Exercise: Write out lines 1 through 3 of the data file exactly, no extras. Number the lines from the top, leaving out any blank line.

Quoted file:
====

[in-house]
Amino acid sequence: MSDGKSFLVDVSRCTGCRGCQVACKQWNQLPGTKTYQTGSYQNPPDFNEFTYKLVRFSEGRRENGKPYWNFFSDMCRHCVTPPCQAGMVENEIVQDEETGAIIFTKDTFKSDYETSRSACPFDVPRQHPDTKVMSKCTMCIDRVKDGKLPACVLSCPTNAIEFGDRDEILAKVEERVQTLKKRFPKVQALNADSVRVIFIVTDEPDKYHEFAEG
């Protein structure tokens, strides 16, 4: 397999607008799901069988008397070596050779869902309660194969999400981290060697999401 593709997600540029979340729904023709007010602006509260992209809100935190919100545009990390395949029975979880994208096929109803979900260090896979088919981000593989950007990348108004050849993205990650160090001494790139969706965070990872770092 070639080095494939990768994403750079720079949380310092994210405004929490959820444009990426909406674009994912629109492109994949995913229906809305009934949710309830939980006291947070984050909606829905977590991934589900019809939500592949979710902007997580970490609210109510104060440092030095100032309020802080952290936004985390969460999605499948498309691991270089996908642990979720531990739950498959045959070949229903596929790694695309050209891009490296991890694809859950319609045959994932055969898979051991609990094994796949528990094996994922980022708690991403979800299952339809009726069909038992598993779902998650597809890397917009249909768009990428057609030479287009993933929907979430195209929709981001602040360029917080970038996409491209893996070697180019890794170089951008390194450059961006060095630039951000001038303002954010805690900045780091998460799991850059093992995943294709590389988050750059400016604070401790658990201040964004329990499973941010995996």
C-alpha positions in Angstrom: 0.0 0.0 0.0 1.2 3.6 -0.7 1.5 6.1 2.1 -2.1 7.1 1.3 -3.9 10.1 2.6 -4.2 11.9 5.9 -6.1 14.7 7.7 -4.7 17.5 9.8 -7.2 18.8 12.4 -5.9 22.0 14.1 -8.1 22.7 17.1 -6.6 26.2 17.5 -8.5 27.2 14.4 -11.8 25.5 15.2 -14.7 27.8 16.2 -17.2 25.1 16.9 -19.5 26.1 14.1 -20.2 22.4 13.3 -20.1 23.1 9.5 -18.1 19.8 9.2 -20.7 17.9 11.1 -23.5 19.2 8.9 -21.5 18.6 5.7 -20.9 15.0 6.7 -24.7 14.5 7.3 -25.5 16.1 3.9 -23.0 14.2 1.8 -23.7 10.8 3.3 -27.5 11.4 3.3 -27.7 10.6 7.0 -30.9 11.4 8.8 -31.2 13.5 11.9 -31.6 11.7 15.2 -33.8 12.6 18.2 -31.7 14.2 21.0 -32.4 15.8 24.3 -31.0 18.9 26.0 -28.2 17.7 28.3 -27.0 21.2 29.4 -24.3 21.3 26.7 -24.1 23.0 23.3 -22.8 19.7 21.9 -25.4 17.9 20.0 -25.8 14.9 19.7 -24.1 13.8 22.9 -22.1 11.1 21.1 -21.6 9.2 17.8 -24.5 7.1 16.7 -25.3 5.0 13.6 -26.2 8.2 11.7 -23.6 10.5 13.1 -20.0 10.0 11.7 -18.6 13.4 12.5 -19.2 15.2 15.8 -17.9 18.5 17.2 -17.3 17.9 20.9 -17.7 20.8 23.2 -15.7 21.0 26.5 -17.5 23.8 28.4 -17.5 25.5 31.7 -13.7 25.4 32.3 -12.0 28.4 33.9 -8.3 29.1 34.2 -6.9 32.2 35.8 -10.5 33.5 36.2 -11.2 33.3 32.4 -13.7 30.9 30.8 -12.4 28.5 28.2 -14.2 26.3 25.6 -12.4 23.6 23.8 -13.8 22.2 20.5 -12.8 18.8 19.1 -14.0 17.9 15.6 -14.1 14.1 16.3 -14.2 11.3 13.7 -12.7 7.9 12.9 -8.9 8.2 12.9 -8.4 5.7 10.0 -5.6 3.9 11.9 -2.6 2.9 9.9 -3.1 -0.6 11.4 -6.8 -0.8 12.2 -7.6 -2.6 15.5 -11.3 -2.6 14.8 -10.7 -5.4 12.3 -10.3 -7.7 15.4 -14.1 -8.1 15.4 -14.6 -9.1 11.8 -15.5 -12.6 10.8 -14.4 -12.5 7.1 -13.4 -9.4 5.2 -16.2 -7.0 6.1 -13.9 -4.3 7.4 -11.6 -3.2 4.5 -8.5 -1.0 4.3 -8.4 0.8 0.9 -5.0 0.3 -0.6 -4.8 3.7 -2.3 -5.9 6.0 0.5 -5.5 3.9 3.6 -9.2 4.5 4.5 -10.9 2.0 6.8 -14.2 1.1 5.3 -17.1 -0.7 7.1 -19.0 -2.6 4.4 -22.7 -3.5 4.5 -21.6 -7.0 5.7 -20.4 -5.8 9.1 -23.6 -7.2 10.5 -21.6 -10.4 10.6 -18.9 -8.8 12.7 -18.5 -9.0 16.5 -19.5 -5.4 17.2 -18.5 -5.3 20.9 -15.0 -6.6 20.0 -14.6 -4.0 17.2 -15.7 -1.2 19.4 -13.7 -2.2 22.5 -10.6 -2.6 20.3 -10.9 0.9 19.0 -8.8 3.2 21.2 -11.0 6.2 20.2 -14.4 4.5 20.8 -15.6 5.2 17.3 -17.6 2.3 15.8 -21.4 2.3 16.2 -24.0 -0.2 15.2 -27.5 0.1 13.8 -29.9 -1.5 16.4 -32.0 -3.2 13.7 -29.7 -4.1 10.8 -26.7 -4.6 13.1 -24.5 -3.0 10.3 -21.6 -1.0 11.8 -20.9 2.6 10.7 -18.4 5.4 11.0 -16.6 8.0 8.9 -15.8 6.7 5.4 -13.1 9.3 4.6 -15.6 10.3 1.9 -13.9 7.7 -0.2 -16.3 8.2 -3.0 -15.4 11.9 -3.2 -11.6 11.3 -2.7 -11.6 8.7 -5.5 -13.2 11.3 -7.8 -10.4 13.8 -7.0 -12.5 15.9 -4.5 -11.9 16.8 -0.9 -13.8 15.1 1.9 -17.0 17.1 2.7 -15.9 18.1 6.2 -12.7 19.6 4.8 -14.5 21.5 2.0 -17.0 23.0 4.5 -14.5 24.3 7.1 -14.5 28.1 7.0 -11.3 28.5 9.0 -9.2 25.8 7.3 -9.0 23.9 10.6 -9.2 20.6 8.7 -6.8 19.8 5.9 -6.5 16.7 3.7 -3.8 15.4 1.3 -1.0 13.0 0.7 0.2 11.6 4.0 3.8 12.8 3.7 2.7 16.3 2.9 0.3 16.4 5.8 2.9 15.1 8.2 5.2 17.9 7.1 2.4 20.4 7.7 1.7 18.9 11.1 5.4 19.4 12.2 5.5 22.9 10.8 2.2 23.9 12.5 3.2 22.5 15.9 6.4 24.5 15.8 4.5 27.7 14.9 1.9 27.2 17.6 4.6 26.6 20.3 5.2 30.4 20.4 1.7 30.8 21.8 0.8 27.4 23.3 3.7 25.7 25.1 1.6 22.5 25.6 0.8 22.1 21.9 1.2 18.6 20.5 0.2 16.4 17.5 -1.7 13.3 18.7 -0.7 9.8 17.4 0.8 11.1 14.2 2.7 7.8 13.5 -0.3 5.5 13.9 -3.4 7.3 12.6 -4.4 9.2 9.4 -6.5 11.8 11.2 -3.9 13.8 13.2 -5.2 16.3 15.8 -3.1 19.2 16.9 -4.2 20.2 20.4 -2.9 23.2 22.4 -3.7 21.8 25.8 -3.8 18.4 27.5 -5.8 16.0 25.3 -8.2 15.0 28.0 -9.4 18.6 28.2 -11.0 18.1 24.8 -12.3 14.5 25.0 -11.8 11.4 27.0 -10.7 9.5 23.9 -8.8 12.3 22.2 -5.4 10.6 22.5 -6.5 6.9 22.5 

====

[in-house]
Amino acid sequence: MSDGKSFLVDVSRCTGCRGCQVACKQWNQLPGTKTYQTGSYQNPPDFNEFTYKLVRFSEGRRENGKPYWNFFSDMCRHCVTPPCQAGMVENEIVQDEETGAIIFTKDTFKSDYETSRSACPFDVPRQHPDTKVMSKCTMCIDRVKDGKLPACVLSCPTNAIEFGDRDEILAKVEERVQTLKKRFPKVQALNADSVRVIFIVTDEPDKYHEFAEG
């Protein structure tokens, strides 16, 4: 397999607008799901069988008397070596050779869902309660194969999400981290060697999401 593709997600540029979340729904023709007010602006509260992209809100935190919100545009990390395949029975979880994208096929109803979900260090896979088919981000593989950007990348108004050849993205990650160090001494790139969706965070990872770092 070639080095494939990768994403750079720079949380310092994210405004929490959820444009990426909406674009994912629109492109994949995913229906809305009934949710309830939980006291947070984050909606829905977590991934589900019809939500592949979710902007997580970490609210109510104060440092030095100032309020802080952290936004985390969460999605499948498309691991270089996908642990979720531990739950498959045959070949229903596929790694695309050209891009490296991890694809859950319609045959994932055969898979051991609990094994796949528990094996994922980022708690991403979800299952339809009726069909038992598993779902998650597809890397917009249909768009990428057609030479287009993933929907979430195209929709981001602040360029917080970038996409491209893996070697180019890794170089951008390194450059961006060095630039951000001038303002954010805690900045780091998460799991850059093992995943294709590389988050750059400016604070401790658990201040964004329990499973941010995996």